Henderson yet to take advantage of extended playing time with Hornets
CHARLOTTE, N.C. -- It appears that Gerald Henderson will be spending his time with the Charlotte Hornets the exact same way it started when he was drafted by the then Bobcats in 2009.
Back in his rookie season, under the guide of head coach Larry Brown; Henderson rarely saw the court in playing just over eight minutes a game. Rarely did he play in meaningful moments.
But then Brown was fired, and Henderson was immediately inserted into the starting lineup, where he stayed for three and a half years. That is until this year.
After the signing of free agent shooting guard Lance Stephenson during the summer, Henderson's role was destined to be reduced. And that's exactly what would be happening now if not for the recent injury to Michael Kidd-Gilchrist's foot, which may keep the small forward out an extended period of time.
His injury has opened up a position and in the neighborhood of 30 or so minutes a game of playing time for Henderson.
When Kidd-Gilchrist has played, Henderson's minutes were minuscule, averaging just 7.8 minutes per game. As a rookie, he averaged 8.3 minutes per game. That's a huge drop from his normal 32 minutes a game he averaged as a starter over the last three seasons.
But to his credit, Henderson has never been a malcontent or somebody that wants to disrupt the balance of the team, or cause headaches for the coaching staff, which isn't exactly common in professional sports when it comes to their playing time.
"I'm not as much worried about that," Henderson said. "I'm just worried about what our team is doing."
The problem with Henderson's game is what it's always been -- inconsistency with his outside shooting.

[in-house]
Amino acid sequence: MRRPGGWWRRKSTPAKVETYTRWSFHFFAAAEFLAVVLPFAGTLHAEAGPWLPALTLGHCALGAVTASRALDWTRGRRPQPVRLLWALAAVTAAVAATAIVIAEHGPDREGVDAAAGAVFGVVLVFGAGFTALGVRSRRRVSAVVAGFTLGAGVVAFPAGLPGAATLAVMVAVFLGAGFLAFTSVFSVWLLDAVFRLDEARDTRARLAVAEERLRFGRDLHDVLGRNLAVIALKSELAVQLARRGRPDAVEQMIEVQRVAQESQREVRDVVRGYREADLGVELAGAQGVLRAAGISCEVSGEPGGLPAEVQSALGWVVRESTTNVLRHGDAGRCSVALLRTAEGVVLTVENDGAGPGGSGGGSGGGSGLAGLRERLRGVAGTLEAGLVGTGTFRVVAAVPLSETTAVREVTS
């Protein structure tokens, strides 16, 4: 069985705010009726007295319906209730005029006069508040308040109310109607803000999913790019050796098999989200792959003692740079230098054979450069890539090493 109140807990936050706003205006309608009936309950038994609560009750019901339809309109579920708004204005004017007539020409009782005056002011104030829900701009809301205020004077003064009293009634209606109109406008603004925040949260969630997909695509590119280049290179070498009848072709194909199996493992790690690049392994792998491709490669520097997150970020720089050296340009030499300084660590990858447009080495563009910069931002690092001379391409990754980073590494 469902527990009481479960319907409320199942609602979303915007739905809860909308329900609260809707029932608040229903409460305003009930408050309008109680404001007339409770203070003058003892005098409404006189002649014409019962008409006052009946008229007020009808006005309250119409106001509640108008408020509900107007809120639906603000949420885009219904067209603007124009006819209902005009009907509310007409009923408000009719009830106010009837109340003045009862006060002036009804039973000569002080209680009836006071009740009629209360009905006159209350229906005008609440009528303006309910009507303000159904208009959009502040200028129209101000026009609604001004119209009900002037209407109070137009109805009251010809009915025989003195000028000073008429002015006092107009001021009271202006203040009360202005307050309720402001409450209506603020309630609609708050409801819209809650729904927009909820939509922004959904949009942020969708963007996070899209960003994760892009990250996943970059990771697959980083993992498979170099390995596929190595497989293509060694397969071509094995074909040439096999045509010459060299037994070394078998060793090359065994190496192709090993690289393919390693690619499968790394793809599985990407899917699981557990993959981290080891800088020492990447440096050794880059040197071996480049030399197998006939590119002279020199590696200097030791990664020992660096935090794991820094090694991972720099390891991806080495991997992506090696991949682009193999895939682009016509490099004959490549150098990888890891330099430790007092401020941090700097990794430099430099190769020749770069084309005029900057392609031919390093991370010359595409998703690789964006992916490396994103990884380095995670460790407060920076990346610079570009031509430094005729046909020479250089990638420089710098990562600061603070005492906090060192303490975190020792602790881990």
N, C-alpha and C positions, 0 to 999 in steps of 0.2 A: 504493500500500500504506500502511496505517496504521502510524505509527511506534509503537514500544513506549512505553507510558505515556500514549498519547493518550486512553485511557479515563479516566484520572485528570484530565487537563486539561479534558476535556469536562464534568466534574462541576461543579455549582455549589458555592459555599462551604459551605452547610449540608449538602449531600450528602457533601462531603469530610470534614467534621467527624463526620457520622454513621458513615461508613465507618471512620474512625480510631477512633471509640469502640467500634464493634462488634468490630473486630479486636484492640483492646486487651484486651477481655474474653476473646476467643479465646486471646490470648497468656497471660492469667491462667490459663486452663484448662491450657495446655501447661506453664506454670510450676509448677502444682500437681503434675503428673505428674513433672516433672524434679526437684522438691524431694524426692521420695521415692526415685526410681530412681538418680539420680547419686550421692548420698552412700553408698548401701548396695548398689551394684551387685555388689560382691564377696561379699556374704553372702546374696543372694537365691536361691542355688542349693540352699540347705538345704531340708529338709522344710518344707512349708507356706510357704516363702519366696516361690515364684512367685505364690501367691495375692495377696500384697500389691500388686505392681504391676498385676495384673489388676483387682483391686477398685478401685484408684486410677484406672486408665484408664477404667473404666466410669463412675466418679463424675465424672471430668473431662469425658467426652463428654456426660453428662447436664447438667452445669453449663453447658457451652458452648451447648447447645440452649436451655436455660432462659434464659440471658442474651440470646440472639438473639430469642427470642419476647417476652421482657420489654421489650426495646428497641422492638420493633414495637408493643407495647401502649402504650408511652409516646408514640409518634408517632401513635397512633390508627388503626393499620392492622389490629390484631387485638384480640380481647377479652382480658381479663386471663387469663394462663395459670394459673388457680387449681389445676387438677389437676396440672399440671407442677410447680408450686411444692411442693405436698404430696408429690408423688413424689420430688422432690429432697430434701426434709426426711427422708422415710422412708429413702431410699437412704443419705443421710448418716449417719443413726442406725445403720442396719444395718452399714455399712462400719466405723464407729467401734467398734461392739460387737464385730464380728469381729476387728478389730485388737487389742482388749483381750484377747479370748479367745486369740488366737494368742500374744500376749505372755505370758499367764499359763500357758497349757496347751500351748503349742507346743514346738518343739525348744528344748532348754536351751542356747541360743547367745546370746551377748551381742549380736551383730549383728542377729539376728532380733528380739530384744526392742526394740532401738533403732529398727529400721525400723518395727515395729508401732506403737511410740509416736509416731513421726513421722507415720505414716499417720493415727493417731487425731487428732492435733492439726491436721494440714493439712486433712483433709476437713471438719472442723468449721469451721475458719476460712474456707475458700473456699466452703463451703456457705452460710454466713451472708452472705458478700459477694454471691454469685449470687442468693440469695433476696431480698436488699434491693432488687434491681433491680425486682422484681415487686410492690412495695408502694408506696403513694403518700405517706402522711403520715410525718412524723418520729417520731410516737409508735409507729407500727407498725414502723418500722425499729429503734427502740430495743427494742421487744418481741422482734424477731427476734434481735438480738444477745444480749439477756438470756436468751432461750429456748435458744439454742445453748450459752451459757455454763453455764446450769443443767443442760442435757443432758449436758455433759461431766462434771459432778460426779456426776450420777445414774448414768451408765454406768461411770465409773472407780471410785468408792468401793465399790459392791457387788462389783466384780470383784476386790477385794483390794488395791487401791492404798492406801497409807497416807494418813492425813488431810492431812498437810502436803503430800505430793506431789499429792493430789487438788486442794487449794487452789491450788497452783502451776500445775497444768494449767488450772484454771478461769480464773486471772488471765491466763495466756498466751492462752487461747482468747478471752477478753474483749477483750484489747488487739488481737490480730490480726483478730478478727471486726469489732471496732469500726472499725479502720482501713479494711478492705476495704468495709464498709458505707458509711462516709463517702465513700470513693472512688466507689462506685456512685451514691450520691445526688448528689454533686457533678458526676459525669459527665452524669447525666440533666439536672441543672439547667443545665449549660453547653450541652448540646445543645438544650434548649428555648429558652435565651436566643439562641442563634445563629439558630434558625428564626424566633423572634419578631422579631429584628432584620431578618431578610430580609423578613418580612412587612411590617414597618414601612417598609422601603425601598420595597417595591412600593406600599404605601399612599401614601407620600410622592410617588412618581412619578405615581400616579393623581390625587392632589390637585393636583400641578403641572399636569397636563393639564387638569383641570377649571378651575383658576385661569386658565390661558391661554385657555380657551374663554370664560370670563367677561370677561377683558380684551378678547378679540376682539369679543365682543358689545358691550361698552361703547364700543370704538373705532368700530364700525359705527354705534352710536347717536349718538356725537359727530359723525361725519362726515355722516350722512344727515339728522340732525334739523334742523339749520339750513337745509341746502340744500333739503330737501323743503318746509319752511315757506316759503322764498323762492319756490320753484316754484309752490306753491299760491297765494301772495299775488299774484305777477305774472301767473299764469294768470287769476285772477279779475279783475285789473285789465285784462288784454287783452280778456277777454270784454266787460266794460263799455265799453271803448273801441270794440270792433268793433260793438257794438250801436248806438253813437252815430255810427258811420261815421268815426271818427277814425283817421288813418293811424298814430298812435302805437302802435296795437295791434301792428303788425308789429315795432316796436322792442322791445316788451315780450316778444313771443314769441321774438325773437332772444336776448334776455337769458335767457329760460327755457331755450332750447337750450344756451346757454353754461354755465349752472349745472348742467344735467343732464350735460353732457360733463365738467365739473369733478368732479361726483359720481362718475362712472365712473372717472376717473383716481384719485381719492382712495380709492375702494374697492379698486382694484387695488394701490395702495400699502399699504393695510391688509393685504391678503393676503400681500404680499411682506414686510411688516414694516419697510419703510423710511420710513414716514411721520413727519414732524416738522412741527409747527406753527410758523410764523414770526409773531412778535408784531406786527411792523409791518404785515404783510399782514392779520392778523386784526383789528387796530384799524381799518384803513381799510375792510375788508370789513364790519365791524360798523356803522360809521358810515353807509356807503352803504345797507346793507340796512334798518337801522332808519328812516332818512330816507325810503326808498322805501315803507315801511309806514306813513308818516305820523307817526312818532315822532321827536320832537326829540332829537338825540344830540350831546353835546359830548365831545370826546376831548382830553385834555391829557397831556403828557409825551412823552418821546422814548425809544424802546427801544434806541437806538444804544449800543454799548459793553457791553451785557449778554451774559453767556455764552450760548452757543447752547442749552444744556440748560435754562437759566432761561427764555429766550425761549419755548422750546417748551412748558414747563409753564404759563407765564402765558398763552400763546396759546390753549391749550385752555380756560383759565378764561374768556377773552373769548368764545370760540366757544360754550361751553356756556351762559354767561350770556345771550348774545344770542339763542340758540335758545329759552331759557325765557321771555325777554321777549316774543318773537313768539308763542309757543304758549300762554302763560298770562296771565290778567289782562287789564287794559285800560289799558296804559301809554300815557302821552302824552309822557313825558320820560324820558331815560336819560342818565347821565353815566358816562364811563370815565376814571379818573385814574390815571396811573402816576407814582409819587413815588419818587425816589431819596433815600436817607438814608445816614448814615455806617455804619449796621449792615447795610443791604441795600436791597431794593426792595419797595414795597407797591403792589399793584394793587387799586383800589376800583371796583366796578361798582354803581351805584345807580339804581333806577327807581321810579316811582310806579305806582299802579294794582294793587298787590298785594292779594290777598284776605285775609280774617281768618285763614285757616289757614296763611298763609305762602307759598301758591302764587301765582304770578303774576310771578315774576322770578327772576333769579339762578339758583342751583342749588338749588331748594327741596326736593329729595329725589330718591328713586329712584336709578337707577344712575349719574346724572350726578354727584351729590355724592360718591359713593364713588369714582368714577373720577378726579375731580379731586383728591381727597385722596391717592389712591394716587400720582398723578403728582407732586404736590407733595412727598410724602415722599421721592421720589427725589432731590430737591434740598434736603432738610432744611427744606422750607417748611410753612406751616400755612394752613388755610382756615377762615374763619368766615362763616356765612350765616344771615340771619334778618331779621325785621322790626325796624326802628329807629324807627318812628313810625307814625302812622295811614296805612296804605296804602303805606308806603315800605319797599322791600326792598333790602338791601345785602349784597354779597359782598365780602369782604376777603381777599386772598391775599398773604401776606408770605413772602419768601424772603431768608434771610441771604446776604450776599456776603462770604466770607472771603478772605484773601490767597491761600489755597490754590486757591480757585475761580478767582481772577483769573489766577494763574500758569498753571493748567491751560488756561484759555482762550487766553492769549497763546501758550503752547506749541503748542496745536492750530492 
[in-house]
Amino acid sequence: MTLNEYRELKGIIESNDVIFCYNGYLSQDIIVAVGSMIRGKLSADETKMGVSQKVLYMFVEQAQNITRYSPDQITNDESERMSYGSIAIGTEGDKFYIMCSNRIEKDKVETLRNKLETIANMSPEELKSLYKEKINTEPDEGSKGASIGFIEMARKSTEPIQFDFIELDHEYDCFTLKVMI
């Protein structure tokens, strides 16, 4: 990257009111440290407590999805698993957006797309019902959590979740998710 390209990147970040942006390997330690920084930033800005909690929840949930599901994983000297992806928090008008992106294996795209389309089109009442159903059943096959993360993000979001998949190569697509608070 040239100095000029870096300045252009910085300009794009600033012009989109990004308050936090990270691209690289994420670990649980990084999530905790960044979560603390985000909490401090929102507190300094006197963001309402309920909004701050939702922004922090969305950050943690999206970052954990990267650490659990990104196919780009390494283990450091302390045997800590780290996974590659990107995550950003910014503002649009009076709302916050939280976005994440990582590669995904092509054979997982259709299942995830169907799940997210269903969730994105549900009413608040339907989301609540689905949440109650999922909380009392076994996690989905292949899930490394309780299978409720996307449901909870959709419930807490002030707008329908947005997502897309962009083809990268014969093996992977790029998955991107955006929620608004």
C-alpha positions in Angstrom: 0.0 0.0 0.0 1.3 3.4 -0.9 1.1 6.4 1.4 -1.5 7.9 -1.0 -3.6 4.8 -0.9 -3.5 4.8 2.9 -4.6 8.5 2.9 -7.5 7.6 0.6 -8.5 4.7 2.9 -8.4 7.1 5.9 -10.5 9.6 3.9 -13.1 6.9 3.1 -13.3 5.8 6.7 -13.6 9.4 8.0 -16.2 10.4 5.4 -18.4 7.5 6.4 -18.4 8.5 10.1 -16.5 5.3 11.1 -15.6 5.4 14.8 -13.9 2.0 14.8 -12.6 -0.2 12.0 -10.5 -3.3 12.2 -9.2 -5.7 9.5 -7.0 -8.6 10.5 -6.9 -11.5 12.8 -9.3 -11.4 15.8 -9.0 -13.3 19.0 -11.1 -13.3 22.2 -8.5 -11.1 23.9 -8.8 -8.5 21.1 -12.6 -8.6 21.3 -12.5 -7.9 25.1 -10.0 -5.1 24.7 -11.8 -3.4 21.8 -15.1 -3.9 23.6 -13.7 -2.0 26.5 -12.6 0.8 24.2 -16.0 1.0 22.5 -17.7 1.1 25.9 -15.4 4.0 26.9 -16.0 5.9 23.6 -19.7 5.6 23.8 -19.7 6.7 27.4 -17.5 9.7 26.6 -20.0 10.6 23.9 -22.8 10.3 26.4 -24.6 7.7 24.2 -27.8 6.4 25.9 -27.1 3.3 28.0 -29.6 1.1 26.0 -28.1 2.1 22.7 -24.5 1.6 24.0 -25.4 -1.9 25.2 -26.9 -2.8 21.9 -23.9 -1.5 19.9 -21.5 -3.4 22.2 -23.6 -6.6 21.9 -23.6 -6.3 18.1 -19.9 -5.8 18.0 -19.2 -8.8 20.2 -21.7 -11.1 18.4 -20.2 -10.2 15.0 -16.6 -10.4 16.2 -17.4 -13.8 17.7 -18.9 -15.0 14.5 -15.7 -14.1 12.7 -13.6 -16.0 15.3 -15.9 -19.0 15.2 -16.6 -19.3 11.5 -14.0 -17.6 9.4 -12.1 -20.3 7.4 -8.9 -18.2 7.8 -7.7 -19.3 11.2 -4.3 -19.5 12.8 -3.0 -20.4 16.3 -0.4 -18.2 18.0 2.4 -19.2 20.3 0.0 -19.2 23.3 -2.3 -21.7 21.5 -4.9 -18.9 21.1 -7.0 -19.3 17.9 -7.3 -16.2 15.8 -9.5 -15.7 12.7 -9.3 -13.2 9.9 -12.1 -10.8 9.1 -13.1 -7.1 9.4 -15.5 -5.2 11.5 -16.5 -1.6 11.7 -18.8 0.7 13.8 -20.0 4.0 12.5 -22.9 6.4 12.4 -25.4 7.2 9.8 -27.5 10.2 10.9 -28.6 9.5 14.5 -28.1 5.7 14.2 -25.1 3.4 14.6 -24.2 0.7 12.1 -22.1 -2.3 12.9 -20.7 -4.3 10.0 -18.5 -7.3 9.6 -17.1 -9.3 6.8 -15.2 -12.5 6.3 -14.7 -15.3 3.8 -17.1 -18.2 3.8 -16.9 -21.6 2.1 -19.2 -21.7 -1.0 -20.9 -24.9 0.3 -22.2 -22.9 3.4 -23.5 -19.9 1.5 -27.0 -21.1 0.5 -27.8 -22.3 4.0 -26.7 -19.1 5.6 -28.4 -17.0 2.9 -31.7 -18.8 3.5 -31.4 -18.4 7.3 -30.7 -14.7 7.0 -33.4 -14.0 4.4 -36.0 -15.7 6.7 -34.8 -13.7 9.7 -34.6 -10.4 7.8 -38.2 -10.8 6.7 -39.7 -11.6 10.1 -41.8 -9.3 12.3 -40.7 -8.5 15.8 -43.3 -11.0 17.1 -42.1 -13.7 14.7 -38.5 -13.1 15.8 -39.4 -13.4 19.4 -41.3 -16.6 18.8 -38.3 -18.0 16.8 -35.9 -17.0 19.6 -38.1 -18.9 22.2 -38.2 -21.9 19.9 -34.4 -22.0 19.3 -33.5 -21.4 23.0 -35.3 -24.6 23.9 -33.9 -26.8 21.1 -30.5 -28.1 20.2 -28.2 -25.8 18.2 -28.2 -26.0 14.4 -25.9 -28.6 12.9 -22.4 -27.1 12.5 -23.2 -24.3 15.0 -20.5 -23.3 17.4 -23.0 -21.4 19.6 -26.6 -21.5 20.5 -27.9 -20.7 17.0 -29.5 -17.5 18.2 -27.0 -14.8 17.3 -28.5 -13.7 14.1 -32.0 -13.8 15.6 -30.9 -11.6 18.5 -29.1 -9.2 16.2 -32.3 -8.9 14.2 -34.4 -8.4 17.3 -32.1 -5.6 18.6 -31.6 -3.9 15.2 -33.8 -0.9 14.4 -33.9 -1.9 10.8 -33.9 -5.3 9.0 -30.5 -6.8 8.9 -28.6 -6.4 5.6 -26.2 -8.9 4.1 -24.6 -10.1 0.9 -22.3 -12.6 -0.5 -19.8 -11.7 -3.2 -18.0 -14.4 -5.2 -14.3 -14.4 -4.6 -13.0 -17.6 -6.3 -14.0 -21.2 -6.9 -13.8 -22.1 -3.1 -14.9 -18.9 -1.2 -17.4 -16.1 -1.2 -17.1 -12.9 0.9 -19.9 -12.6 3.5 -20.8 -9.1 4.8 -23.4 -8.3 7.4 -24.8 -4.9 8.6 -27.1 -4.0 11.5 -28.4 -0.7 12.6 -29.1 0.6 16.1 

Prior to the start of last season, Henderson signed a three-year, $18 million contract. But his jump shot field-goal efficiency percentage (field goals made plus times fouled while shooting) was a woeful 41.5 percent. But ironically enough, he shot 34.8 percent from 3-point range, the highest percentage of his six-year career.
Because of the stress reaction injury to Kidd-Gilchrist's right foot, Henderson has recently found himself either starting or earning more than double the minutes he was getting previously. Unfortunately for him, even with the extended playing time, Henderson hasn't taken full advantage of the situation.
In the six games where Kidd-Gilchrist hasn't played, Henderson is averaging 25.7 minutes, but only six points a game on 37.5 percent shooting. If those numbers keep close to being the same, the odds of him playing much when Kidd-Gilchrist returns aren't very high.
Henderson is fully aware of that.
"I've gotten the minutes I deserve," Henderson said. "Coach is always fair with that. He's probably the most fair that I've ever seen. If I was getting 20 to 25 points a night, I'd be getting 20- to 25-point minutes."
Henderson got behind the eight ball early when he missed a couple of weeks of training camp with a bad hamstring. He says that drastically put him behind the rest of his teammates in terms of conditioning when the season started.
"I came back and I wasn't in shape, and it's taken me some time to get into shape," Henderson said. "If I'm on the court, I expect myself to play well. You have to be prepared for any situation."
And Henderson said he is prepared to do whatever the coach or moment calls for, just like the pro that he's always been.